Clearly there has been a huge failure on the Councils part to engage with our community despite seemingly its best efforts. CPBC blames the community for its failure of a successful community involvement outcome.
What CPBC appear to have missed is that the community feel, done too, by not being asked.
A petition of over 10000 signature demanding infrastructure prior to any further large-scale housing development, not being recognised by CPBC as community engagement is rather typical!
Empirical evidence (based or acting on observations or experience NOT ON THEORY) has been the fundamental failure of the content of several of the evidence based documents used to support the previous debacle of CPBC Local Planning. To continue with this style of documentation will once again make the CPBC Local Development Scheme not only challengeable but unsound.
The NPPF explains that, to be sound, policies must be justified. The evidence will play an important role in ensuring that this is the case and that the local planning framework is sound.
The evidence base requirements for each of the documents in the Local Development Scheme are set out in the detailed programmes. Once a piece of evidence is completed, it is published on the Council’s website for inspection.
MEMORANDUM OF UNDERSTANDING FOR STRATEGIC PLANNING IN SOUTH ESSEX.
CPBC will, in its response letter to the SOS, as to why intervention is not required in the formulation of its Local Plan, suggest that considerable weight be given to the fact that CPBC partakes within the protocol of the MEMORANDUM OF UNDERSTANDING FOR STRATEGIC PLANNING IN SOUTH ESSEX ( MoU)
This despite declaring that its Local Development Scheme 2017 will not come to fruition until late 2019. This in the hope that other neighbouring Authorities may take some of its housing needs.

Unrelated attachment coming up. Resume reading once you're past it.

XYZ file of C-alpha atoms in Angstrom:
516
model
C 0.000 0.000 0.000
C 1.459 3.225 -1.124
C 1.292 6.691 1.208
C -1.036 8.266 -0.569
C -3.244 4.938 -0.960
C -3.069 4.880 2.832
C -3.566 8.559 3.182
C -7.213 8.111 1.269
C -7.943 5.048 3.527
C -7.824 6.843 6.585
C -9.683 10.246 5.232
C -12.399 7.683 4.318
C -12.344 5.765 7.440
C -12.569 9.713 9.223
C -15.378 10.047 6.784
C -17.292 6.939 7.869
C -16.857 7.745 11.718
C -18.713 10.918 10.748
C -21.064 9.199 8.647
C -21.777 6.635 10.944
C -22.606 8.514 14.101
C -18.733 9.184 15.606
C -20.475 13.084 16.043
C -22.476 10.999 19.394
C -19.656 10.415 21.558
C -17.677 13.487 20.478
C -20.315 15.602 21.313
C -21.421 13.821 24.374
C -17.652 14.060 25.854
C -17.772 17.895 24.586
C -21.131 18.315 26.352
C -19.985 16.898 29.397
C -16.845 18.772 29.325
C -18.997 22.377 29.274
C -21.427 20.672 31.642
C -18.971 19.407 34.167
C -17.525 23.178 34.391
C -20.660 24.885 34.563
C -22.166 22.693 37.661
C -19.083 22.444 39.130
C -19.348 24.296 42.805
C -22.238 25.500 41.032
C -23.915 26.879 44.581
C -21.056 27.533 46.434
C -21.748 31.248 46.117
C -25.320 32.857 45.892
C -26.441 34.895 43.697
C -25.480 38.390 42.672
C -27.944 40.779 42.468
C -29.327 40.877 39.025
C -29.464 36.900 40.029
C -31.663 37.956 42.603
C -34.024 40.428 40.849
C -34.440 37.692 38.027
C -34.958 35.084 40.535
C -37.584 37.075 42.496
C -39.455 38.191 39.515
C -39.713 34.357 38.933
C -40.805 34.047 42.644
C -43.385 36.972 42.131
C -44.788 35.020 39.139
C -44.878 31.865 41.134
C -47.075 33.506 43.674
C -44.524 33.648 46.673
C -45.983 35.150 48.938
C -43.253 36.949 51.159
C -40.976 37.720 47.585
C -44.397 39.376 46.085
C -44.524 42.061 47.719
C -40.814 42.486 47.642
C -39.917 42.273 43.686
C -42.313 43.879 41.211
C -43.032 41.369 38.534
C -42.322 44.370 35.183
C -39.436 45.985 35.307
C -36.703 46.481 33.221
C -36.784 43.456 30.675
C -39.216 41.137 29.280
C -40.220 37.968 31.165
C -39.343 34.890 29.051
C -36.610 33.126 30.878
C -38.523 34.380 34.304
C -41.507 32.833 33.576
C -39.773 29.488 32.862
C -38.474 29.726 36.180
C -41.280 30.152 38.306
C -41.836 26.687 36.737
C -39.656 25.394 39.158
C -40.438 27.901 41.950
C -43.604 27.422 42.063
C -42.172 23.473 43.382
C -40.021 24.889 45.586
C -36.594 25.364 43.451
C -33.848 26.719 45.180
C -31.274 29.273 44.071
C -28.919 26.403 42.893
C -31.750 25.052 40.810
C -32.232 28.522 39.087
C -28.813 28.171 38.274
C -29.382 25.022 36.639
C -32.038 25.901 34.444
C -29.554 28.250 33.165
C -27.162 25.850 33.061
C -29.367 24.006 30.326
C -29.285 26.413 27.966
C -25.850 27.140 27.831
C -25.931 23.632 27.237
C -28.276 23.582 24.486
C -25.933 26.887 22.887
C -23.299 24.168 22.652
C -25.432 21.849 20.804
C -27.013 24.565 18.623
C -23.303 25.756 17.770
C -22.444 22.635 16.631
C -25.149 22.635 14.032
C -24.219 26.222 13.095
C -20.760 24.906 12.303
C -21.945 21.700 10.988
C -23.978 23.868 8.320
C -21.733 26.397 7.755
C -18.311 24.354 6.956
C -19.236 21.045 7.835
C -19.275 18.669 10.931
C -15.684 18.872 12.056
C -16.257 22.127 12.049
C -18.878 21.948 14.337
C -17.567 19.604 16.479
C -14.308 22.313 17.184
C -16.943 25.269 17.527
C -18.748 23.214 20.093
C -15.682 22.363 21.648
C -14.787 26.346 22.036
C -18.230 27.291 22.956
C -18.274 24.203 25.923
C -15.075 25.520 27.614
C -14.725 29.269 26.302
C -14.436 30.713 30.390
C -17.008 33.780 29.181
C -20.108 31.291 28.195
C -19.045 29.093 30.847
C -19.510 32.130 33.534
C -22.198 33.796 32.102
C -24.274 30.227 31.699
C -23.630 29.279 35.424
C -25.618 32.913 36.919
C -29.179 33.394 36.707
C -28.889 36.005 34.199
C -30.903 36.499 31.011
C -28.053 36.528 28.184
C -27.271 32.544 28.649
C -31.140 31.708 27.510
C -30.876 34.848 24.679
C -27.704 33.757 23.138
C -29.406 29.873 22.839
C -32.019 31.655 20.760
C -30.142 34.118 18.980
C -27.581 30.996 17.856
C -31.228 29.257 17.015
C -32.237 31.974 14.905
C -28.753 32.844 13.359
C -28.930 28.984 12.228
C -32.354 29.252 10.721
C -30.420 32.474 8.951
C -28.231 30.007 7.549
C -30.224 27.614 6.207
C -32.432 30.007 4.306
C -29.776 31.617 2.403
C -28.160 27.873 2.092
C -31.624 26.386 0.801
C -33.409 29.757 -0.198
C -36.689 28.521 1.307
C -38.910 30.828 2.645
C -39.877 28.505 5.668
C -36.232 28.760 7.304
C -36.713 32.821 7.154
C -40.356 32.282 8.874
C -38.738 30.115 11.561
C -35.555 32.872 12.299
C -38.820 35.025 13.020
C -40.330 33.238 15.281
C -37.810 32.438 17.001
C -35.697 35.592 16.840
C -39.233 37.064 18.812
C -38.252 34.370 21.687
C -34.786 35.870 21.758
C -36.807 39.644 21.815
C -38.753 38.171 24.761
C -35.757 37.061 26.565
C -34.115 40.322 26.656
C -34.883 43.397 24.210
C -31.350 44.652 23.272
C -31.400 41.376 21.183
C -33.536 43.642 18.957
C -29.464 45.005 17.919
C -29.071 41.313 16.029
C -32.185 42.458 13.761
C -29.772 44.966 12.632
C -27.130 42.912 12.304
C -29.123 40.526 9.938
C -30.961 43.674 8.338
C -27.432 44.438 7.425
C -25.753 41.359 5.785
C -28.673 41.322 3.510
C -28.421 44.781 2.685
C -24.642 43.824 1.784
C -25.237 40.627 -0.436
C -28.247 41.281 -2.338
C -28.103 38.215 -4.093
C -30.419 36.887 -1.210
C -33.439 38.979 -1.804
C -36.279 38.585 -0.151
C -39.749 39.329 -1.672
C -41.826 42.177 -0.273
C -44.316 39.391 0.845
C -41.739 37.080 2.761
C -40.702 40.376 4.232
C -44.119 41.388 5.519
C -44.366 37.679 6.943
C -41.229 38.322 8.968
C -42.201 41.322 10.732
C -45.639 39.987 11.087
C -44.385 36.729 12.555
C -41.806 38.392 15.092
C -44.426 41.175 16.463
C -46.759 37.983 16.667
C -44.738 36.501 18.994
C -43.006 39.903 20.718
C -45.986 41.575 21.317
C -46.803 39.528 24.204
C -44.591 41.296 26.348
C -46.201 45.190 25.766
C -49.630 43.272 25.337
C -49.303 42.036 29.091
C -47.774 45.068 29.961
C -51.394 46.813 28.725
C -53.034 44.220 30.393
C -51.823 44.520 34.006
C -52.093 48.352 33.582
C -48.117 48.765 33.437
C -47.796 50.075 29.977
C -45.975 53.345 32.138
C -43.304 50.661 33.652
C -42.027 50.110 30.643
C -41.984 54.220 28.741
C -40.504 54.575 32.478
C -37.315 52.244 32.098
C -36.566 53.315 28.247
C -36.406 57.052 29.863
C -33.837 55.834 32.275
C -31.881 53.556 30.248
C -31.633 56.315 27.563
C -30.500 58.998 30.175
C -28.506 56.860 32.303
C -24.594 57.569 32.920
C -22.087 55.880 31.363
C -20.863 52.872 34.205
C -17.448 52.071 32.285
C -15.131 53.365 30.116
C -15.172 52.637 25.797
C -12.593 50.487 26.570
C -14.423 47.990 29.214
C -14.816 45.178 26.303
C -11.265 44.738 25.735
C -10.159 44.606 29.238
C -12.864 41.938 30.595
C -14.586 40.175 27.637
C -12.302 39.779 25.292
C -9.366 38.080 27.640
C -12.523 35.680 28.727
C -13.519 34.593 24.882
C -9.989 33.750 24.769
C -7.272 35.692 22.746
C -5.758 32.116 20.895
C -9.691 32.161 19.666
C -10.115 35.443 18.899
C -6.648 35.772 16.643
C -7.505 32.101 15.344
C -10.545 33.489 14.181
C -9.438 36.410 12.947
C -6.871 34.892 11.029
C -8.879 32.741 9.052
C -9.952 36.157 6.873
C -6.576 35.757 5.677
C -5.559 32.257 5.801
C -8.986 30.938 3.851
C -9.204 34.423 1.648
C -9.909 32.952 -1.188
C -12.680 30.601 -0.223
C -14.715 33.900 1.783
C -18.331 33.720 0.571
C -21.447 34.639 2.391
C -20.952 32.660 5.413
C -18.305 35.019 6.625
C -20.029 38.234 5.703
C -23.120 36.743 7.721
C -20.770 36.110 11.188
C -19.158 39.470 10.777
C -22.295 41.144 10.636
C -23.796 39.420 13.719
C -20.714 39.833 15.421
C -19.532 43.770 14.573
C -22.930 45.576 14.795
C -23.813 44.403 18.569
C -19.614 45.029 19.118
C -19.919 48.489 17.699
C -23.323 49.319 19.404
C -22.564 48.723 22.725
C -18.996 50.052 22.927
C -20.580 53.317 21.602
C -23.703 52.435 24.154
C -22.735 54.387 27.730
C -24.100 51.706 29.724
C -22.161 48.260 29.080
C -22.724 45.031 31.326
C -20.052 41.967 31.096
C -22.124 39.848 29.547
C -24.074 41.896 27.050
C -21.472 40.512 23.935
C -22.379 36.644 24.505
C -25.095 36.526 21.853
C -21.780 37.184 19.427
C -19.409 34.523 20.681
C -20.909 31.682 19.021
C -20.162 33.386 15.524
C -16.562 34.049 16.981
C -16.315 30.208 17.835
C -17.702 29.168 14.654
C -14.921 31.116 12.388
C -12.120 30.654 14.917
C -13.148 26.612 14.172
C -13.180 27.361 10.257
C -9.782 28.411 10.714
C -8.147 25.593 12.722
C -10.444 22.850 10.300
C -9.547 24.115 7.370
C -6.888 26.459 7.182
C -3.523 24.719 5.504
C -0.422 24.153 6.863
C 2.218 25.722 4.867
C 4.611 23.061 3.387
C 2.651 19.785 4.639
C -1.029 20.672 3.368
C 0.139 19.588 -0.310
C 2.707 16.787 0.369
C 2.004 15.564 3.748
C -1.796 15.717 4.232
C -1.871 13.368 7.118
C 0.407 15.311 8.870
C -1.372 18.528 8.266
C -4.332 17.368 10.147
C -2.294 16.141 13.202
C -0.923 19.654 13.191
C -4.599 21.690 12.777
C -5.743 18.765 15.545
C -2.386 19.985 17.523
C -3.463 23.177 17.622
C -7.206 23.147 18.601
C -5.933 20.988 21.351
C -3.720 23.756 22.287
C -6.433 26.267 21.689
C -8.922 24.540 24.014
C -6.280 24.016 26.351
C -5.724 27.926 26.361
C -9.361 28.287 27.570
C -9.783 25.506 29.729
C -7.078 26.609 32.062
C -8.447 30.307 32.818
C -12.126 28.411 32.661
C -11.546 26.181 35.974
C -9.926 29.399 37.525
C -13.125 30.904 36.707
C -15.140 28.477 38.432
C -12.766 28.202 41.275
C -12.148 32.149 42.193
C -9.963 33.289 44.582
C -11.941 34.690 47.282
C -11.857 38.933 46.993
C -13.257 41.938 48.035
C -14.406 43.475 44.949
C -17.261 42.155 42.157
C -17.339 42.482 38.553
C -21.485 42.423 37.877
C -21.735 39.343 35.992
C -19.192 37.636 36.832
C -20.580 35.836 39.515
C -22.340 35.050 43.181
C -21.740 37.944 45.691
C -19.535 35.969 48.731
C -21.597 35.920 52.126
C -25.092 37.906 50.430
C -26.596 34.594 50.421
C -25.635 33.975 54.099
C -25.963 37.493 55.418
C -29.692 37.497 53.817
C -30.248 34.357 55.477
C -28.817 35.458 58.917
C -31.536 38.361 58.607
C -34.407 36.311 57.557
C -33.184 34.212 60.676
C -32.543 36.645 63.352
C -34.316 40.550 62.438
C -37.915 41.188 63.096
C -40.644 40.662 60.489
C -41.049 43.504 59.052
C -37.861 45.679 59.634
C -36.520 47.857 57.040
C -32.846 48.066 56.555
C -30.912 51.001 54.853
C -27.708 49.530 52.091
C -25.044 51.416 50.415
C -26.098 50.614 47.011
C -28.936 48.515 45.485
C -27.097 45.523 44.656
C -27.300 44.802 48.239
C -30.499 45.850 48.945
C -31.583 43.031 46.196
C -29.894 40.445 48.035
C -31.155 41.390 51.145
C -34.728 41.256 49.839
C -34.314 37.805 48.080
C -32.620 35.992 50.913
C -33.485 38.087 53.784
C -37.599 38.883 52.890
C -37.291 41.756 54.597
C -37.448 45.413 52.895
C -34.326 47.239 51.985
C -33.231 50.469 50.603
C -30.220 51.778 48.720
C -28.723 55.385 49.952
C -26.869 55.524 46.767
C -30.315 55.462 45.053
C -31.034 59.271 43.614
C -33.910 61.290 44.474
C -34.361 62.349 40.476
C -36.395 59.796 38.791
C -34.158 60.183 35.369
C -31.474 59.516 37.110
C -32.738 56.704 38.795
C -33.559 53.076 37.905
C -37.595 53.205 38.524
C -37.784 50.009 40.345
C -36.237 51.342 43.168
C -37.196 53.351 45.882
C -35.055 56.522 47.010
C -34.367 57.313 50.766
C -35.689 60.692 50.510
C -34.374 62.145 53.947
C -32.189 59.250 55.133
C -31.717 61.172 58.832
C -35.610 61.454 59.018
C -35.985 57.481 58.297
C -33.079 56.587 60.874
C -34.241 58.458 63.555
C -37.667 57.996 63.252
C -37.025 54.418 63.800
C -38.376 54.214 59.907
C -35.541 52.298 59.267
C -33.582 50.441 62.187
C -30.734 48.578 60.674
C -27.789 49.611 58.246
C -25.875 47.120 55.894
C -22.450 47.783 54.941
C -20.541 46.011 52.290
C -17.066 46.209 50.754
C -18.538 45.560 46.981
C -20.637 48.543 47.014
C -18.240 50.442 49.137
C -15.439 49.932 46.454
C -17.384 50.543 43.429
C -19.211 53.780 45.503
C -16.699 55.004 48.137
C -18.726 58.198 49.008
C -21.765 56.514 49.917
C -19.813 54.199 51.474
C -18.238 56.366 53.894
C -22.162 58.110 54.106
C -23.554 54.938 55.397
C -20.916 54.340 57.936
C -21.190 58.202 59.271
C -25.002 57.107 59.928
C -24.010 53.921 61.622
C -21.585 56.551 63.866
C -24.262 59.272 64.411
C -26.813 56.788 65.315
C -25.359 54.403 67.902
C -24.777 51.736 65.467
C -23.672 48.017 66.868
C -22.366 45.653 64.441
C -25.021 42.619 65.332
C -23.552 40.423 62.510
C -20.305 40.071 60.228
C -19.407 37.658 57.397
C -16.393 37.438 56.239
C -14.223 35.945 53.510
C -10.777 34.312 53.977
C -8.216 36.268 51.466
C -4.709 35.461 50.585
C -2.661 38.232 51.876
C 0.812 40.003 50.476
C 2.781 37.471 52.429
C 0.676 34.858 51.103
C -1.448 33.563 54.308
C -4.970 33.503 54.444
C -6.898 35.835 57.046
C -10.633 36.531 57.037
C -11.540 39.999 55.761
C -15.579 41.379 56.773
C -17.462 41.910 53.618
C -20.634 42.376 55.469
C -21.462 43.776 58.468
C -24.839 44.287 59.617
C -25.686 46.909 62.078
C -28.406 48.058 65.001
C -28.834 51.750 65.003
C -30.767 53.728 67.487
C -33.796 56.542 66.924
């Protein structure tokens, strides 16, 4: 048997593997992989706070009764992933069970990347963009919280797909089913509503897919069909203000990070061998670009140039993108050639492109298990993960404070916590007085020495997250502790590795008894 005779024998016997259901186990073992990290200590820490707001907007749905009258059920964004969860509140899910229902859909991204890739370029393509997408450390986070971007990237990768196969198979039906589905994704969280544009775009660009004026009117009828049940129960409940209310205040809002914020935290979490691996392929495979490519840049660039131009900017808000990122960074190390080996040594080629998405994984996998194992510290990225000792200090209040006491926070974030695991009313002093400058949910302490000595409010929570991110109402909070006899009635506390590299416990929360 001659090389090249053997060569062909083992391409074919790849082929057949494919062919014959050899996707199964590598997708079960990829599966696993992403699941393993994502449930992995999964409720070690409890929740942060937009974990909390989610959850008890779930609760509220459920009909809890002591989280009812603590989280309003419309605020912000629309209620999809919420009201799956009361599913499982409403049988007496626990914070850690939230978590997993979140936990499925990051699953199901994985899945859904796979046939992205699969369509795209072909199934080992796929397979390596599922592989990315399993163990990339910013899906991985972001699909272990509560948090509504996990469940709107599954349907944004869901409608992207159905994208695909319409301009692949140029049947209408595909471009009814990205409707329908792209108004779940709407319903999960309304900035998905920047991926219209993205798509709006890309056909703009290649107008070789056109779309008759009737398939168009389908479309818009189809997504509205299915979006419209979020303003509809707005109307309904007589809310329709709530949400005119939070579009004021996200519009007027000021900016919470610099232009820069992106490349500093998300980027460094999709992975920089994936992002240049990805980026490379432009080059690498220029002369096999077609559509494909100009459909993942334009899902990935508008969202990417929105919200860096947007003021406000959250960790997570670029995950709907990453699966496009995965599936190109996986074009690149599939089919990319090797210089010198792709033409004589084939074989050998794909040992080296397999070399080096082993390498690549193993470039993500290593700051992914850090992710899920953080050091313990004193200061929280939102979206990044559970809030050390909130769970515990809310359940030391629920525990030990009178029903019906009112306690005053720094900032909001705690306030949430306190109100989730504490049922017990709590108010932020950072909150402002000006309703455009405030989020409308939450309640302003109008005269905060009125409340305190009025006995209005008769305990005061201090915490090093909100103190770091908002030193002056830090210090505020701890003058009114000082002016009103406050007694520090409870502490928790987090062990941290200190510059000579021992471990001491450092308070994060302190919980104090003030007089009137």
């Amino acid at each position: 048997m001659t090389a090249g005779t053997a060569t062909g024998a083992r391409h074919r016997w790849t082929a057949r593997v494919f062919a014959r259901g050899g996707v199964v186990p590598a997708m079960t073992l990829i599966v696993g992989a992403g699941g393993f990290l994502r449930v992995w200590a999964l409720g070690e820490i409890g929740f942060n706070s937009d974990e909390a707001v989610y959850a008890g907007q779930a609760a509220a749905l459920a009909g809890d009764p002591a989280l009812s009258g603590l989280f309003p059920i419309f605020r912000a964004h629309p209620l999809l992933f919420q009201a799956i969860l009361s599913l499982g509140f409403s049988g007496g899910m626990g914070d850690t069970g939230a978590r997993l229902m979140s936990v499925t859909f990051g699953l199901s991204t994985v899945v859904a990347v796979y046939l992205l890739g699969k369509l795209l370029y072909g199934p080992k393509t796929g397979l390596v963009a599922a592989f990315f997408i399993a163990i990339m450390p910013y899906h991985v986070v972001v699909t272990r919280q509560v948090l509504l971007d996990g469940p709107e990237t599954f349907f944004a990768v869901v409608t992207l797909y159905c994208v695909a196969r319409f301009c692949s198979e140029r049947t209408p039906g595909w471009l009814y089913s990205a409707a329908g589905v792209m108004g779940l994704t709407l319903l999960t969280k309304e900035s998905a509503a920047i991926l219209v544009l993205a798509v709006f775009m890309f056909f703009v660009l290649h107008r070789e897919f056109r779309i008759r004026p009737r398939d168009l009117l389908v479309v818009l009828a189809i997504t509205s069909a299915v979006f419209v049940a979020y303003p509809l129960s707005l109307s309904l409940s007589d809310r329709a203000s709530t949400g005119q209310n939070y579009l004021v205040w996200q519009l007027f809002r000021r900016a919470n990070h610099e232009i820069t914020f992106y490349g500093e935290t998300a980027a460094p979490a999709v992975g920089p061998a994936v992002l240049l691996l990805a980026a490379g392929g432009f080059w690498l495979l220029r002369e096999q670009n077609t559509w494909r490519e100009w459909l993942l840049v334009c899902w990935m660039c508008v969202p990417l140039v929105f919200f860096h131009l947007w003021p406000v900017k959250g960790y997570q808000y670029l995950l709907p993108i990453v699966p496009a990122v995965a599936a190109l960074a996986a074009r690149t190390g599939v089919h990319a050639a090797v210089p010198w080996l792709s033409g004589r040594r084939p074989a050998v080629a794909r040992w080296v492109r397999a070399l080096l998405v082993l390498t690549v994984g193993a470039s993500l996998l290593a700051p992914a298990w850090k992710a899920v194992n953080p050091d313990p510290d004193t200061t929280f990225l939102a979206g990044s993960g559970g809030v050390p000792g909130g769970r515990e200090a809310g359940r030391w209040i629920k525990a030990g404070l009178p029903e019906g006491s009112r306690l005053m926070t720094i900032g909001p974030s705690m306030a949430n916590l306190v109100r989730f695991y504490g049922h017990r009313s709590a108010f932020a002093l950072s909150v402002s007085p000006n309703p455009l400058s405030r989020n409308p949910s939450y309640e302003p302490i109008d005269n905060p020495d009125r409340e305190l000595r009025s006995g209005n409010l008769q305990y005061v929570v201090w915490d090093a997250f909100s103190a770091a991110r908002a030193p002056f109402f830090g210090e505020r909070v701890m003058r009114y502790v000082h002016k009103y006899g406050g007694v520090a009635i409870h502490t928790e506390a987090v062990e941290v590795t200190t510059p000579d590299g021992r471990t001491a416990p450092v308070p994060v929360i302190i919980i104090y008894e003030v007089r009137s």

The National Planning Policy Framework encourages authorities to prepare joint, non-statutory documents, particularly where this provides evidence of having effectively cooperated to plan for issues with cross boundary impacts.
Whilst the Duty to Co-operate is not a duty to agree, local planning authorities should make every effort to secure the necessary cooperation on strategic cross boundary matters before they submit their Local Plans for examination. Compliance with the Duty to Cooperate will need to be demonstrated at examination, prior to assessment of compliance with the tests of soundness.
The legal requirement of the Duty to Co-operate is noted as being separate from, but related to the Local Plan, Tests of Soundness.
In keeping with the principles of localism, this MoU respects the principle of the individual local development plan-making functions of the South Essex local authorities. Therefore, it will not seek to determine the locations for development within local authority administrative areas.
Furthermore, it will not seek to include prescriptive or directive policies which would limit the ability of the individual local authorities to meet their development needs in a locally appropriate manner.